Around 90% of flowering plants (angiosperms) rely on animals such as bees to help them pollinate; when the insect transports pollen between flowers, it receives a reward (nectar etc.). It is known that mutualisms with pollinators also play a significant role in flower shape diversity. Numerous orchid species in particular have evolved dramatically shaped flowers; this is noticeable even if you look at the orchids found in florist’s, such as the moth orchid (Phalaenopsis Aphrodite).

Orchids have three petals, one of which [the 'lip'] is large and stands out and it is thought that this petal formation evolved alongside the insects that transport its pollen. In fact, many orchid species utilize particular kinds of insects as pollinators and it is thought that the variations in dramatic petal structure result from each species of orchid evolving to appeal to specific insect species.

The wetland-growing wild white egret orchid is no exception: it has evolved intricate petals. Its beautiful appearance calls to mind a white egret soaring through the sky and has been a familiar plant in gardens for hundreds of years.

However, until recently it was unclear what kind of mutualism with pollinators had led the white egret orchid’s fringed petal to evolve into such a distinctive shape.

Detailed Explanation of Research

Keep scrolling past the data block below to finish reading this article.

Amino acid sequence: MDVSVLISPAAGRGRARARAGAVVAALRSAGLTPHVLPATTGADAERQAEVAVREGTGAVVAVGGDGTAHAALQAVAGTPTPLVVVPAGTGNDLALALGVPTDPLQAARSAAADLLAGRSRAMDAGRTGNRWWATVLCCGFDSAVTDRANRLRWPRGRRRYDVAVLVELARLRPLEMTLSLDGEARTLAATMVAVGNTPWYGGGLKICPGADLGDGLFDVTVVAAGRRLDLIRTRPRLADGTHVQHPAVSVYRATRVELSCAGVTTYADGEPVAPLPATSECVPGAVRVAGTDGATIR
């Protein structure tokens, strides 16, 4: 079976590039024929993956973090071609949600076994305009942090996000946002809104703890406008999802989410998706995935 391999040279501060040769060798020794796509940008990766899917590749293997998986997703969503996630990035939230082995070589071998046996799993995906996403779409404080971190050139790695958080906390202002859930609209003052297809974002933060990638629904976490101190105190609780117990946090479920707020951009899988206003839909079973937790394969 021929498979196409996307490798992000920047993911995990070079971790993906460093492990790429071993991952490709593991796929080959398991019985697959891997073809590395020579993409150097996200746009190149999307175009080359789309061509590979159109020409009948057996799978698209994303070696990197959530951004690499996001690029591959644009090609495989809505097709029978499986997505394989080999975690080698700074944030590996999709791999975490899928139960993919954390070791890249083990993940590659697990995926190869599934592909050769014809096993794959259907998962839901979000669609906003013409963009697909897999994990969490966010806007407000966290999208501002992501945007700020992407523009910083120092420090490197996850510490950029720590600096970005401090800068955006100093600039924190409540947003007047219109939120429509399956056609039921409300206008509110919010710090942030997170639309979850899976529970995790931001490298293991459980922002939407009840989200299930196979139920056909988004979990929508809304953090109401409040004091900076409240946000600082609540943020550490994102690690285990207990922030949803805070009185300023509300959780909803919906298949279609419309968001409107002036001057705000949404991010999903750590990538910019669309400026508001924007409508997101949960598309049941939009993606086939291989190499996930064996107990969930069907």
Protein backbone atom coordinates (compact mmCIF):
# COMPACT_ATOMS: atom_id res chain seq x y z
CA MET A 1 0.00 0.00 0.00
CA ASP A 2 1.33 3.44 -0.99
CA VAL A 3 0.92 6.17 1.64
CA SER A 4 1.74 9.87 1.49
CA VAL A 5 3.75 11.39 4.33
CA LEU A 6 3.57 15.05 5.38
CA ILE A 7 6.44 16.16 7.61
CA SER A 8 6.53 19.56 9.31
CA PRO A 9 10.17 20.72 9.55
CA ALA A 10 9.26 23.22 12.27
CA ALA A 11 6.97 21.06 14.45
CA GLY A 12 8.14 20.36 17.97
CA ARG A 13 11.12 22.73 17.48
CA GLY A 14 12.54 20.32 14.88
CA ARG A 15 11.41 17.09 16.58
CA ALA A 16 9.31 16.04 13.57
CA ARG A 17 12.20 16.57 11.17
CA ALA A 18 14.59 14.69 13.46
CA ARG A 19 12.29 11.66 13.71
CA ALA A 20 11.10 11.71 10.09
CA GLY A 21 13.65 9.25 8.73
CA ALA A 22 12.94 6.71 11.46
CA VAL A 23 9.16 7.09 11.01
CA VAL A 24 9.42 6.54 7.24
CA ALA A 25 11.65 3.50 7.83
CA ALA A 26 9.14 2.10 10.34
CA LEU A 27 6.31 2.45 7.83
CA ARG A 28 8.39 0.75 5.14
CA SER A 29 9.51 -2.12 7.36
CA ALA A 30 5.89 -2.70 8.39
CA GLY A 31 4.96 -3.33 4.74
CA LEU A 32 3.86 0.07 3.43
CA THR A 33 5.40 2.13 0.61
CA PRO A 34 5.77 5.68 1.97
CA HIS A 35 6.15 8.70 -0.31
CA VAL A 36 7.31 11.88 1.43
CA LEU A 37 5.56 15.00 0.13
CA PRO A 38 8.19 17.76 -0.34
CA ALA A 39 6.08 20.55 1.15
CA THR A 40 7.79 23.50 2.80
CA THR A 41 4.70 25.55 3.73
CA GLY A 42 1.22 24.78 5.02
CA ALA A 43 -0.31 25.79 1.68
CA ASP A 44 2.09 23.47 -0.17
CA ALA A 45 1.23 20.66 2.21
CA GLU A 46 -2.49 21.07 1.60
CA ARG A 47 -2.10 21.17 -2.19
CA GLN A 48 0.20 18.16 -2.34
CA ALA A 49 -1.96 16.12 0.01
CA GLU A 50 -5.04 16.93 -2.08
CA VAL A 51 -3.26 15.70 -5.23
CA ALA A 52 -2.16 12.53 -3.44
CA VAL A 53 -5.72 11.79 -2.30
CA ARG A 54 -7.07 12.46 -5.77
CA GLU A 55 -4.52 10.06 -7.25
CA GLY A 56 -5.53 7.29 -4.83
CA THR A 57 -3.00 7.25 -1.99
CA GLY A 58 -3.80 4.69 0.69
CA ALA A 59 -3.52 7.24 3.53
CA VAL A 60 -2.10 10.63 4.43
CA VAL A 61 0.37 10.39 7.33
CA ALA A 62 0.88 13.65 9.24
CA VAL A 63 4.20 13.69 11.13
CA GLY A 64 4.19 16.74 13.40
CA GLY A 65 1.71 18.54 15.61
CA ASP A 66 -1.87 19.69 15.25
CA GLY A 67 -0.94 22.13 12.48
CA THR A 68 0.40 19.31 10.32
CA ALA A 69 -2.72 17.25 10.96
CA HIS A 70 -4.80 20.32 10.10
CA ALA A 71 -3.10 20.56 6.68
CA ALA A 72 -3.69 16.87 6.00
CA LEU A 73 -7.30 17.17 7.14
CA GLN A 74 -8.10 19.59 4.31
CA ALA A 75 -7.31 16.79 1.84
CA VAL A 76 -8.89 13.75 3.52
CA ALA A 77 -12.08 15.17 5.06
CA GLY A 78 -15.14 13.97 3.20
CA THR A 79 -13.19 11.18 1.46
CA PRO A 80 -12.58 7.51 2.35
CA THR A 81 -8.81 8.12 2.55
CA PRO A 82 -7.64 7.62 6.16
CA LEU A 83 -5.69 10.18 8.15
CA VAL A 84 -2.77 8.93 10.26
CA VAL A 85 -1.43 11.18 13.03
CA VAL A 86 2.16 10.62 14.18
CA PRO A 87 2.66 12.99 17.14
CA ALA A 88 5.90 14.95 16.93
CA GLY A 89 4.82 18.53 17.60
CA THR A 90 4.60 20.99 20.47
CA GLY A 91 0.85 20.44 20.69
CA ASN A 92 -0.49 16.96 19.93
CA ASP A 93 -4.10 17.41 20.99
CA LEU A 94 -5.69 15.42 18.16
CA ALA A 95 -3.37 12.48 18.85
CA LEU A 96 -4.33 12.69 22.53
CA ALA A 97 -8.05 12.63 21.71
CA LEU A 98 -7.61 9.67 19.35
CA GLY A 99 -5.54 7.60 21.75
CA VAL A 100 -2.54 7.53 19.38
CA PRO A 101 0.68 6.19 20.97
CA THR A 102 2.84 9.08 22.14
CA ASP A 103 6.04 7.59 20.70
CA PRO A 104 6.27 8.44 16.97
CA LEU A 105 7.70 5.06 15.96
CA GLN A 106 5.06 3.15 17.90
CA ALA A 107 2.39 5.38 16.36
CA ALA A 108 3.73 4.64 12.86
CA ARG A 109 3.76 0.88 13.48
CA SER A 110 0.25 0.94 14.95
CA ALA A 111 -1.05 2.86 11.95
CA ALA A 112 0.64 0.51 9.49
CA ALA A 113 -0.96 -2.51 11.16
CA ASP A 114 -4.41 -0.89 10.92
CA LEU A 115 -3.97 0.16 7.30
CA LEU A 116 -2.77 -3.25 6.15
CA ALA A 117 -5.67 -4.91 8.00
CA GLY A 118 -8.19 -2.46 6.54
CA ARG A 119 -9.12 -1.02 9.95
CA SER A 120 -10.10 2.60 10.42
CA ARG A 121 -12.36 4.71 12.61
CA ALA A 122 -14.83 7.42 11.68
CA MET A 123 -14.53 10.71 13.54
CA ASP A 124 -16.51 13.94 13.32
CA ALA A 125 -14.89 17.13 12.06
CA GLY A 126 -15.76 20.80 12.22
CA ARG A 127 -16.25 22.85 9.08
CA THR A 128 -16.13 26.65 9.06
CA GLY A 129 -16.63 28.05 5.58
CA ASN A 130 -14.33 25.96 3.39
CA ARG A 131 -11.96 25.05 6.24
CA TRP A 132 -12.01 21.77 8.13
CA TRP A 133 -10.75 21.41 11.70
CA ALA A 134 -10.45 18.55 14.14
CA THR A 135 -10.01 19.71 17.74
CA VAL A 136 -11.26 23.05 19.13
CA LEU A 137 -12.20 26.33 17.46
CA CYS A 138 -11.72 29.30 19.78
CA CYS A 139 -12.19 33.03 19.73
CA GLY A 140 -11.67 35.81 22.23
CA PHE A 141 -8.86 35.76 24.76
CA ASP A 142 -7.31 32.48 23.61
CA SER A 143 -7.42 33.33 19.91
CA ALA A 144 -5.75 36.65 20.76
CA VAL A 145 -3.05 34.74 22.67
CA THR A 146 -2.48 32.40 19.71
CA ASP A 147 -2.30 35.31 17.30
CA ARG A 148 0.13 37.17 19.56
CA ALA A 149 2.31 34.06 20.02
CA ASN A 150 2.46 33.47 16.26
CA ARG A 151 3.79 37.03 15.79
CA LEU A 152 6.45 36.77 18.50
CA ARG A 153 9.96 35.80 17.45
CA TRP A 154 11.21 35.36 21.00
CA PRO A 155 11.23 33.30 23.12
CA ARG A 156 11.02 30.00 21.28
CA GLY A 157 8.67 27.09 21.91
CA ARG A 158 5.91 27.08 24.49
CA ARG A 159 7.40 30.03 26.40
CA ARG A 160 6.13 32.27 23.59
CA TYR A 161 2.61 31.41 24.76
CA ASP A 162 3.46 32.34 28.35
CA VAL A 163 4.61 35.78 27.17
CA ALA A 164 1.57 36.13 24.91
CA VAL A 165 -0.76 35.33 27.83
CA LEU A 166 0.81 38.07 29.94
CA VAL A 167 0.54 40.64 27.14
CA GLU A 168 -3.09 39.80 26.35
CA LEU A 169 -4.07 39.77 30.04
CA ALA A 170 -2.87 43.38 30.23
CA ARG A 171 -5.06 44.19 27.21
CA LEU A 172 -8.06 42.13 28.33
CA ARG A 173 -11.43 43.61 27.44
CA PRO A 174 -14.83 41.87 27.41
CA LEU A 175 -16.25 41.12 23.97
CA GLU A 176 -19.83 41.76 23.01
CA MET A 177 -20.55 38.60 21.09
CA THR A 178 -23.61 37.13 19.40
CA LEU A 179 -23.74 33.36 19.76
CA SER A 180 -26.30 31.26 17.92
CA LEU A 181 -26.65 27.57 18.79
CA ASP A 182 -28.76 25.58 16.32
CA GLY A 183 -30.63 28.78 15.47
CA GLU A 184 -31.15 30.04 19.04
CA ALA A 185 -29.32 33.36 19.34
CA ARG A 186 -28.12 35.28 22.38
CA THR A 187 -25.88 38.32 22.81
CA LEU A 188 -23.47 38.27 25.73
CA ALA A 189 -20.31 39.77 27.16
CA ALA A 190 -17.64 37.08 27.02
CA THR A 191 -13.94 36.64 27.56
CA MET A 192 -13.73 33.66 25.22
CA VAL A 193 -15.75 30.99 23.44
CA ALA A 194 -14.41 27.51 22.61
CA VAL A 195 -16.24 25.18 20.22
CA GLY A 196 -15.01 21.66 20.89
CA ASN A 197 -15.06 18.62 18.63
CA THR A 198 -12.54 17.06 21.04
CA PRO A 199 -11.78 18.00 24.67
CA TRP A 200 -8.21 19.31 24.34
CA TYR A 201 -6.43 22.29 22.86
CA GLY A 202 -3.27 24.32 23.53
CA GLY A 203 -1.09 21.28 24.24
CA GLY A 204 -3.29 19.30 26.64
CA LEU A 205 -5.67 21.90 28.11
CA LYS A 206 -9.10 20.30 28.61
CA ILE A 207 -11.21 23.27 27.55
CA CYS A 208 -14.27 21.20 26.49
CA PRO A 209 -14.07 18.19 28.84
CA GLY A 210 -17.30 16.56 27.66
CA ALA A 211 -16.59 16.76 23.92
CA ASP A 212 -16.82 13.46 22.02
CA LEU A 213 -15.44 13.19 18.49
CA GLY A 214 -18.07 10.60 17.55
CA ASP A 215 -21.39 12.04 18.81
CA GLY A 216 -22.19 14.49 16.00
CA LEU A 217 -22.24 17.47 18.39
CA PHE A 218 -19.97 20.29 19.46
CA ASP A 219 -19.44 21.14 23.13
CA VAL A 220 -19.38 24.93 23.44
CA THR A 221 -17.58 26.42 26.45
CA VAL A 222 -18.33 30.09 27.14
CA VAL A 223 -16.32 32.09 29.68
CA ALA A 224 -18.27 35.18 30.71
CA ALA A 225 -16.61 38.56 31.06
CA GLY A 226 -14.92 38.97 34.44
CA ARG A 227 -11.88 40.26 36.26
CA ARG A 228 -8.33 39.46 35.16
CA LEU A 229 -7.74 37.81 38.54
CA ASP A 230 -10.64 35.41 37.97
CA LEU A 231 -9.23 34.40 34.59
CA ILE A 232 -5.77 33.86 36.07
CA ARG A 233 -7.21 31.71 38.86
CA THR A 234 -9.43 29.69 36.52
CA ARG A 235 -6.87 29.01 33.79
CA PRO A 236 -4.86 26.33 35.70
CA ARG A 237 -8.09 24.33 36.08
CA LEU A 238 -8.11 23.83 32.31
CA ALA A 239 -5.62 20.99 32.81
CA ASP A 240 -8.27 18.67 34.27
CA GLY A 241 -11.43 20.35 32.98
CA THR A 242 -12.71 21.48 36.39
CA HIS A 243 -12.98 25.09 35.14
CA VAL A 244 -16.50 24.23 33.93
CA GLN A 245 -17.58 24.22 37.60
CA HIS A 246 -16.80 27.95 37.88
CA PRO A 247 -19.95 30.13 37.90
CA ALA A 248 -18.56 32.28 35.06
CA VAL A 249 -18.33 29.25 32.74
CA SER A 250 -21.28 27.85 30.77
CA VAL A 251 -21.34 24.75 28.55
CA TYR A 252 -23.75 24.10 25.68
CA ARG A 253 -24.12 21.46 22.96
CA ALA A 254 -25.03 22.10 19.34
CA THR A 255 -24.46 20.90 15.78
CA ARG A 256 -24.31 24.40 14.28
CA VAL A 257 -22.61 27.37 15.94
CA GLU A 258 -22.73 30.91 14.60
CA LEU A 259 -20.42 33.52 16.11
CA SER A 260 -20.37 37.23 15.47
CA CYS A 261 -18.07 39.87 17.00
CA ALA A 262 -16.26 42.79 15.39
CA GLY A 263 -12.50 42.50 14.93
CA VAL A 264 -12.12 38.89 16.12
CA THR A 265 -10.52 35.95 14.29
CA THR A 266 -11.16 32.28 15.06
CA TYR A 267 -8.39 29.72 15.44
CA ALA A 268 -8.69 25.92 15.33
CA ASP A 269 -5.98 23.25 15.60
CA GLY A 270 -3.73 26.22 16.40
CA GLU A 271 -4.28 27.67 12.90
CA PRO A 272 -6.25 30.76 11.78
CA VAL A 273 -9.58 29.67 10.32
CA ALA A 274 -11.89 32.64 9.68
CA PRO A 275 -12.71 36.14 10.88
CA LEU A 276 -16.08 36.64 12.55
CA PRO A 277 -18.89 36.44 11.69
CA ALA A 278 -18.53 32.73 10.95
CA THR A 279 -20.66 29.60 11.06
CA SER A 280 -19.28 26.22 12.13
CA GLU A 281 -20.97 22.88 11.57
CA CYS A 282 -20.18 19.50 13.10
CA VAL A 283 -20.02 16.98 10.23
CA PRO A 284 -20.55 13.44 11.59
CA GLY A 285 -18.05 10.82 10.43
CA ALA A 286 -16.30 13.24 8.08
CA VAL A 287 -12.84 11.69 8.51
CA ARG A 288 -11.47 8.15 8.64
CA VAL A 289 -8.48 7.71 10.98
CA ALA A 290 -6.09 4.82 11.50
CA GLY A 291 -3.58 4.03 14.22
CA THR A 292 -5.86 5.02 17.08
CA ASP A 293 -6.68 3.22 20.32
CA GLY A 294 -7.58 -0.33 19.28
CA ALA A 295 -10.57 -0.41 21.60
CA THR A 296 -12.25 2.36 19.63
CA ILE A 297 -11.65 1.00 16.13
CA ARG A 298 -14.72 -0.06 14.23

Results of removing the fringe from white egret orchids in a natural environment.
Contrary to expectations, only the number of healthy seeds per fruit decreased; there was no reduction in the flower’s rate of fruit production (an indicator of the frequency of pollinator visits).

In order to discover the extent to which petal fringe shape contributes to the white egret orchid’s reproductive success, the researchers conducted a fringe removal experiment in a natural setting. In general, it is thought that petals mainly function as a visual attractant. Hawkmoths, the primary pollinators of the white egret orchid, tend to hover in the air while drinking nectar from flowers and so do not require a place to rest their legs while feeding. Consequently, the researchers hypothesized that the major function of the fringe is to attract the hawkmoth visually.

Even though the hawkmoth is nocturnal, it can rely on its vision to some extent to recognize flowers, thus big flowers with a fringe appeal to it. For this reason, the flowers of other plants (such as snake gourd) pollinated by hawkmoths often have deeply divided fringed petals. Therefore, it is thought that fringed flowers have adapted to effectively attract hawkmoths (who prefer flowers with big fringes) because flowers with a fringe can conserve more resources than fringeless flowers of the same diameter.

The adaptive significance of the white egret orchid’s fringe as proposed by this study.

Based on the results of the fringe removal experiment in natural populations and the detailed observations of pollinator (hawkmoth) behavior.